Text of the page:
Saturday, August 13, 2011

Satan's Daughter Is On The Loose...



The Devil's Music is an intense new short story series featuring Sadie, the daughter of the devil himself, who has an insatiable appetite for music, and in particular, musicians. Sadie is a shape-shifter who travels the world to different time periods collecting the souls of all the great musical legends.

In the first story, Raised In Hell, it’s the late 1930s in Memphis Tennessee and The King Of The Delta Blues Singers is reigning in the dingy juke joints. Sadie, has a signed contact with him that’s come due. She’s got a soul to collect. In a blues club on Beale Street, Sadie finds him on the stage and waits for him with a bottle of bourbon, ready to take him to hell. But what happens if he doesn’t want to go?

Excerpt from The Devil’s Music, Book 1 Raised In Hell
By Julia Madeleine


Out on Beale Street I recognized his soulful voice immediately, the cry of the blues guitar chords rising up and swelling around me like a heartache in the Memphis night air. I stepped through the front door and the smell of bourbon, tobacco and sweat crashed into me, igniting my senses. Through the dim light and a layer of smoke hovering above the room, I made out his figure on the stage at the far end of the dingy juke joint. There he was, the King Of The Delta Blues singers himself.

My heart flipped at the sight of him, his onyx skin, the fedora worn low on his forehead obscuring his eyes. Blue light glowed over the angle of his jaw. There was a stirring in my belly and I placed a protective hand over the thin silk of my dress, as if the excitement would leap from me physically. And something wicked that made me salivate and lick my lips, erupted inside of me, a sensation expanding in my chest and throat.

The rich sound of his voice seeped into my body, holding me captive, and for a moment I forgot why I’d come here. Forgot what I was planning to do.

“Early this morning
When you knocked upon my door
Early this morning, oooo
When you knocked upon my door
And I said hello Satan I believe it’s time to go..”

How many times had he sat on the edge of my bed singing that very song, picking on his guitar? I’d fallen asleep to that voice. Heard it merge with my dreams, his foot tapping the wooden floor rhythmically. His music was a heartbeat, lulling me. It seemed so long ago now that I first met him, playing for change in the park. I was in and out of his life ever since, like a migratory bird, making promises I didn’t intend to keep. All except for one promise. To myself. One promise that I was about to fulfill. I regretted what I had to do and at the same time, longed for it.

Through the din, and the sweat-drenched audience swaying as if in a trance, I made my way to an unoccupied chair at the bar, moving in a predatory stride that caused heads to turn, and the crowds to part. Whenever I came here, to the south, I coloured my skin dark, a tone somewhere between caramel and milk chocolate, to blend with the locals. The only thing I could never change, though, were my eyes; they were a brilliant cobalt blue with flecks of gold. A gift from my father. It was how he always recognized me through my perennial shape-shifting that had become my obsession, travelling though the decades, visiting the different eras, picking what I wanted like a child in a candy store with all of Daddy’s money in fist.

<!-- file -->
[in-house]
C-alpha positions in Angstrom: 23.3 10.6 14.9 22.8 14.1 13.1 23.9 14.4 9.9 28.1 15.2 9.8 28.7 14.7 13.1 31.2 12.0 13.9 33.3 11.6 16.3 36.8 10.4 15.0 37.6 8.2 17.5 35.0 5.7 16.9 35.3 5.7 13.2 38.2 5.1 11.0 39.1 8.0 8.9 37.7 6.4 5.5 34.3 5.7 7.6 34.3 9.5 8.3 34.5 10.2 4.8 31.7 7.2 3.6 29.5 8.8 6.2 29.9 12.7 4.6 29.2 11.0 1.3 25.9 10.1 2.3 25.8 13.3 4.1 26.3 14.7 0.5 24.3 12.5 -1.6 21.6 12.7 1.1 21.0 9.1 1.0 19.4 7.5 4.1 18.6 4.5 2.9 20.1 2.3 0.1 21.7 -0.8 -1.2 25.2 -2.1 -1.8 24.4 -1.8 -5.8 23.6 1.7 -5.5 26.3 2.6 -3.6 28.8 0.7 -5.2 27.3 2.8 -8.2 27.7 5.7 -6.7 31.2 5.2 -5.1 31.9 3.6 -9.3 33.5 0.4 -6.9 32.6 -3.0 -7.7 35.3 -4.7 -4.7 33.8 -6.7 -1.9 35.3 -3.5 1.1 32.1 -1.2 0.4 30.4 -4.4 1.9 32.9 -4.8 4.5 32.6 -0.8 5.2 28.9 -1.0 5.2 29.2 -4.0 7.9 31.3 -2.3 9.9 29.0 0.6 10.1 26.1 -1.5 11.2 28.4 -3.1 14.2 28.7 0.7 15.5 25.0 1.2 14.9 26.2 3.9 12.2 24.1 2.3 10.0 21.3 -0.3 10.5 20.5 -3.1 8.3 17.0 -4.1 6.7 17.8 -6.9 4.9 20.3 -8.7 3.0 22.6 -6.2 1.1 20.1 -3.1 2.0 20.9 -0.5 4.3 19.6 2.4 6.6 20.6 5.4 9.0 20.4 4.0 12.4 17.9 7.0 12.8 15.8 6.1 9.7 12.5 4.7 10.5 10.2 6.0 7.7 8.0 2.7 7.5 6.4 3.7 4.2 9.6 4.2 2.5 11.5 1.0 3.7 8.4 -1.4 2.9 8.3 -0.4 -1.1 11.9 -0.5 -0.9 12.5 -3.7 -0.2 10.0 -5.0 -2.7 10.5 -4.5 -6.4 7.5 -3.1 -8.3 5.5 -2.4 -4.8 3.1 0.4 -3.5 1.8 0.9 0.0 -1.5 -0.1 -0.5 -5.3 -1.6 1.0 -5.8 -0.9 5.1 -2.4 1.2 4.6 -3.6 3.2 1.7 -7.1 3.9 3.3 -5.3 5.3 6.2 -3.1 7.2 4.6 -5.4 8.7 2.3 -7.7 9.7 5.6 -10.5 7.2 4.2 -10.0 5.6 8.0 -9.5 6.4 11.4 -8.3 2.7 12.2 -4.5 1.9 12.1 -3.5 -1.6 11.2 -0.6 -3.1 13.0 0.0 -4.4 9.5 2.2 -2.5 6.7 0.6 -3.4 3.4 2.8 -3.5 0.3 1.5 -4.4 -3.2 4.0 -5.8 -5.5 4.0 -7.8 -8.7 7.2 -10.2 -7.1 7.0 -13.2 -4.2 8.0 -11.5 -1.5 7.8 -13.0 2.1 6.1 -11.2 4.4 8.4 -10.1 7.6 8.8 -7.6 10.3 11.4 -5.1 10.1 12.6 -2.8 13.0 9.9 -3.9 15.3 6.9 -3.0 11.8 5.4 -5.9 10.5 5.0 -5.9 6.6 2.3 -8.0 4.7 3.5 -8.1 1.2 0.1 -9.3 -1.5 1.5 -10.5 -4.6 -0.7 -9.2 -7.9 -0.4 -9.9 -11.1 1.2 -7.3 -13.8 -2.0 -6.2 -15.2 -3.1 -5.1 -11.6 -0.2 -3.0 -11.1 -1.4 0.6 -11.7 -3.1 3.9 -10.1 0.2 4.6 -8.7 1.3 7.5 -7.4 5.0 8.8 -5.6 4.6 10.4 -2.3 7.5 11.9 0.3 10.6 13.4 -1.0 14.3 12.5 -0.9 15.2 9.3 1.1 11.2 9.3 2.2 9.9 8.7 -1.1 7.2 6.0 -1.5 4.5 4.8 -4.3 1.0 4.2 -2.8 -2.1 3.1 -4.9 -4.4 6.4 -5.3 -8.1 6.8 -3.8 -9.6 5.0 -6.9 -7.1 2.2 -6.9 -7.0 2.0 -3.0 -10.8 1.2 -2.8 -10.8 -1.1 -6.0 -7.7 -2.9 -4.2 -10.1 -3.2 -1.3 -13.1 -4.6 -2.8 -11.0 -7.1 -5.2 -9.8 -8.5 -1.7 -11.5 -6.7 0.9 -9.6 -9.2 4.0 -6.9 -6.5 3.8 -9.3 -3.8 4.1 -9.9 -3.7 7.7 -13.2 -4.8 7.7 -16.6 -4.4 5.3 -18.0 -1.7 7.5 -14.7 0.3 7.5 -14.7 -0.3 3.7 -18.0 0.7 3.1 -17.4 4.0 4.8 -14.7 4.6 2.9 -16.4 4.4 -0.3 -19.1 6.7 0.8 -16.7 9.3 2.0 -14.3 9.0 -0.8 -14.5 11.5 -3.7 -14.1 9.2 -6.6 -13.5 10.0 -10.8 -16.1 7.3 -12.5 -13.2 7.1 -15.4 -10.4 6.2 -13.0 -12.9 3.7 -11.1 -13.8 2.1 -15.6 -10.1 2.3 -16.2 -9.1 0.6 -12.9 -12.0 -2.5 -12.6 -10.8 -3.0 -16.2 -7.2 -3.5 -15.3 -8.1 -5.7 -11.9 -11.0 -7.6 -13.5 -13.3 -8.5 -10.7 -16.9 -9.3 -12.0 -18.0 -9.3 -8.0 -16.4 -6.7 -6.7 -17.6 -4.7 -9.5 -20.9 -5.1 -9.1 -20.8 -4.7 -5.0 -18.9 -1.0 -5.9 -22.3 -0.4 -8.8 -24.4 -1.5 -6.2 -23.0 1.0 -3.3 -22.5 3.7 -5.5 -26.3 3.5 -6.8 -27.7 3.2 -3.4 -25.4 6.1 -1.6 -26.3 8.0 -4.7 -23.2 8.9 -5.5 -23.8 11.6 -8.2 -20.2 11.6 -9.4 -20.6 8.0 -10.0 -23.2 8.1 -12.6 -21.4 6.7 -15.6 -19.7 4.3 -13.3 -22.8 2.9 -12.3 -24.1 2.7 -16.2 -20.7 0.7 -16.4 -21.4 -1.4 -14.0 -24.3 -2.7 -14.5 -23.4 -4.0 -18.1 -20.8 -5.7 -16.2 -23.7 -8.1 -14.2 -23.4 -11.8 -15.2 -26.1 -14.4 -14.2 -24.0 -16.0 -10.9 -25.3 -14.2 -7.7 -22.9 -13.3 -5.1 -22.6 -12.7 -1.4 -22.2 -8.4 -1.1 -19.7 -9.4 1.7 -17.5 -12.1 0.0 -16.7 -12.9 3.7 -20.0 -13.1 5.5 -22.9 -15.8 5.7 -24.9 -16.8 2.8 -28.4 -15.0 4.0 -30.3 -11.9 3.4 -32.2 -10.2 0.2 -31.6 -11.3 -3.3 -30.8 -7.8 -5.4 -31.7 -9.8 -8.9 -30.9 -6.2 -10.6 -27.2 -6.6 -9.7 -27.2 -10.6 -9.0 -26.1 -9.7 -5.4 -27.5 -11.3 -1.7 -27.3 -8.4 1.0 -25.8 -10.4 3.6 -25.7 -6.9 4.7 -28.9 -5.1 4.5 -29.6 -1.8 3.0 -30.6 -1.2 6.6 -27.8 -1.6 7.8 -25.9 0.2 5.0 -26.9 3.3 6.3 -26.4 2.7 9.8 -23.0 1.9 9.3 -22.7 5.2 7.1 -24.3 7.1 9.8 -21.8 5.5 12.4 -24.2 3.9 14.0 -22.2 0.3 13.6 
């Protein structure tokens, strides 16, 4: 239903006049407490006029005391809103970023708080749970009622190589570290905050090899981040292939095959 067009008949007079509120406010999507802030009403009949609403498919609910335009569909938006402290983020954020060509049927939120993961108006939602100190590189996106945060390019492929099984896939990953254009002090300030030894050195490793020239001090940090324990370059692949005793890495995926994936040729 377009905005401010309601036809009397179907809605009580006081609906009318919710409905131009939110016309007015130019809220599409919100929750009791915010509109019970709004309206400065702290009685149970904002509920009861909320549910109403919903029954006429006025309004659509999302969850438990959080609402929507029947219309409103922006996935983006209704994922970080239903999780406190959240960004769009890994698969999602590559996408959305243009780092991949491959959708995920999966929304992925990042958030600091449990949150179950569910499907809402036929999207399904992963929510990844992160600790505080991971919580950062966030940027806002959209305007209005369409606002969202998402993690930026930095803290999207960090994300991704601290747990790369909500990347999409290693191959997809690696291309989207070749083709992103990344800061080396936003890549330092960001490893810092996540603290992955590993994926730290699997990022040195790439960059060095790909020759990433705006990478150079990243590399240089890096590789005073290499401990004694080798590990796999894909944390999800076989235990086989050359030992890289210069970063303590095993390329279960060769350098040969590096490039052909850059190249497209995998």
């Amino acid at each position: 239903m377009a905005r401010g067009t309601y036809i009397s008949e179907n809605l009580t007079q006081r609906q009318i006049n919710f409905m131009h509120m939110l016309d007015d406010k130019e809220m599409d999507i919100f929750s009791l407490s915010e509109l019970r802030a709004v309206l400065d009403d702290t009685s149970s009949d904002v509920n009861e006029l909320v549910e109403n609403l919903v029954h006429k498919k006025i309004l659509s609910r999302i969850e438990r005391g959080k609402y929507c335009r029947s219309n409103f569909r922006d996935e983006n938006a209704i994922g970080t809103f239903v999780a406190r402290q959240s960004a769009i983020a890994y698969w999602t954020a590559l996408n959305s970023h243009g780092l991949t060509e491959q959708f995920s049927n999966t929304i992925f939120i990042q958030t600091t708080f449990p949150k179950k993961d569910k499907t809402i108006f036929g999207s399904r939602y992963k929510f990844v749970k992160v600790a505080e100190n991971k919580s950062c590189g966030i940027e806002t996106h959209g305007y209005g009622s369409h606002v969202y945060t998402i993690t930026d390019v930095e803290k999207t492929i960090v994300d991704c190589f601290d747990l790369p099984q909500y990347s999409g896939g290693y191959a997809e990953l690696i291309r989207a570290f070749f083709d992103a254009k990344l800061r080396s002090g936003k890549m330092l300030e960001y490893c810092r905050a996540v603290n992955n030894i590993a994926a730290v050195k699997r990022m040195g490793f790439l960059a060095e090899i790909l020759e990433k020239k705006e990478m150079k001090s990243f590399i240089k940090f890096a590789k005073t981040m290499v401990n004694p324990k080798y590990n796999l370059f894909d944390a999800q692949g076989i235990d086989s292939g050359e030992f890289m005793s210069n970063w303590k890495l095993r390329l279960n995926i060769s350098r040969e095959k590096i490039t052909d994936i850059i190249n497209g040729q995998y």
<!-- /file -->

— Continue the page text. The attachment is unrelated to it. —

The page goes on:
I eased up onto the chair, turning on a hip and crossed my long legs, one stiletto-heeled pump keeping time with the drum beat, and stroked a lock of dark hair fallen loose from my chignon. I swallowed the saliva that threatened to spill from my lips.

My friend Lyle owned this place. Ran the pool, dice and card games. Made a shit-load of money. All thanks to me. I watched him approach me now from behind the bar; a big man with molasses coloured skin, slick with the heat. He’d had his hair conked, a style all the black men—still called themselves Negros down here in the 1930s—were wearing these days. It was parted on the side and neatly smoothed back as if he’d had it lacquered. The handle-bar moustache was new, curled at the ends, giving him an odd circus ringmaster appearance, especially now that he was conking his hair.

“Hey Lyle sweetie, looks like you got a full house tonight,” I said, running the backs of my fingers, clad in a mesh glove, along the edge of my cheek. A subtle but powerful gesture that had the effect of twitching strings on a puppet.

“Sadie, you sexy mama. Good to see you. Been a long time. ” He leaned across the bar, and I allowed him to lay a wet kiss on my cheek. His waxed moustache tickled my ear.

I held out a cigarette for a light and he fumbled under the bar, came up immediately with a match. His hand shook as he held it toward me. He grinned in a way that looked as if he might be in some kind of pain.

“Looking beautiful as always,” he said and mopped the sweat from his forehead with a white handkerchief he kept in his pocket. “And in this heat. But I suppose where you come from, that’s something you’re used to. What you drinking tonight, Sadie? You want the usual?”

“Gimme’ a bottle, Lyle. Two glasses,” I said, blowing out a stream of smoke above his head. I looked across the room at the stage and caught Robert’s eye. A lazy smile curled his lips at the corners as the recognition played across his features. His eyes looked so joyful in their innocence. It’s like he had no idea what was coming...

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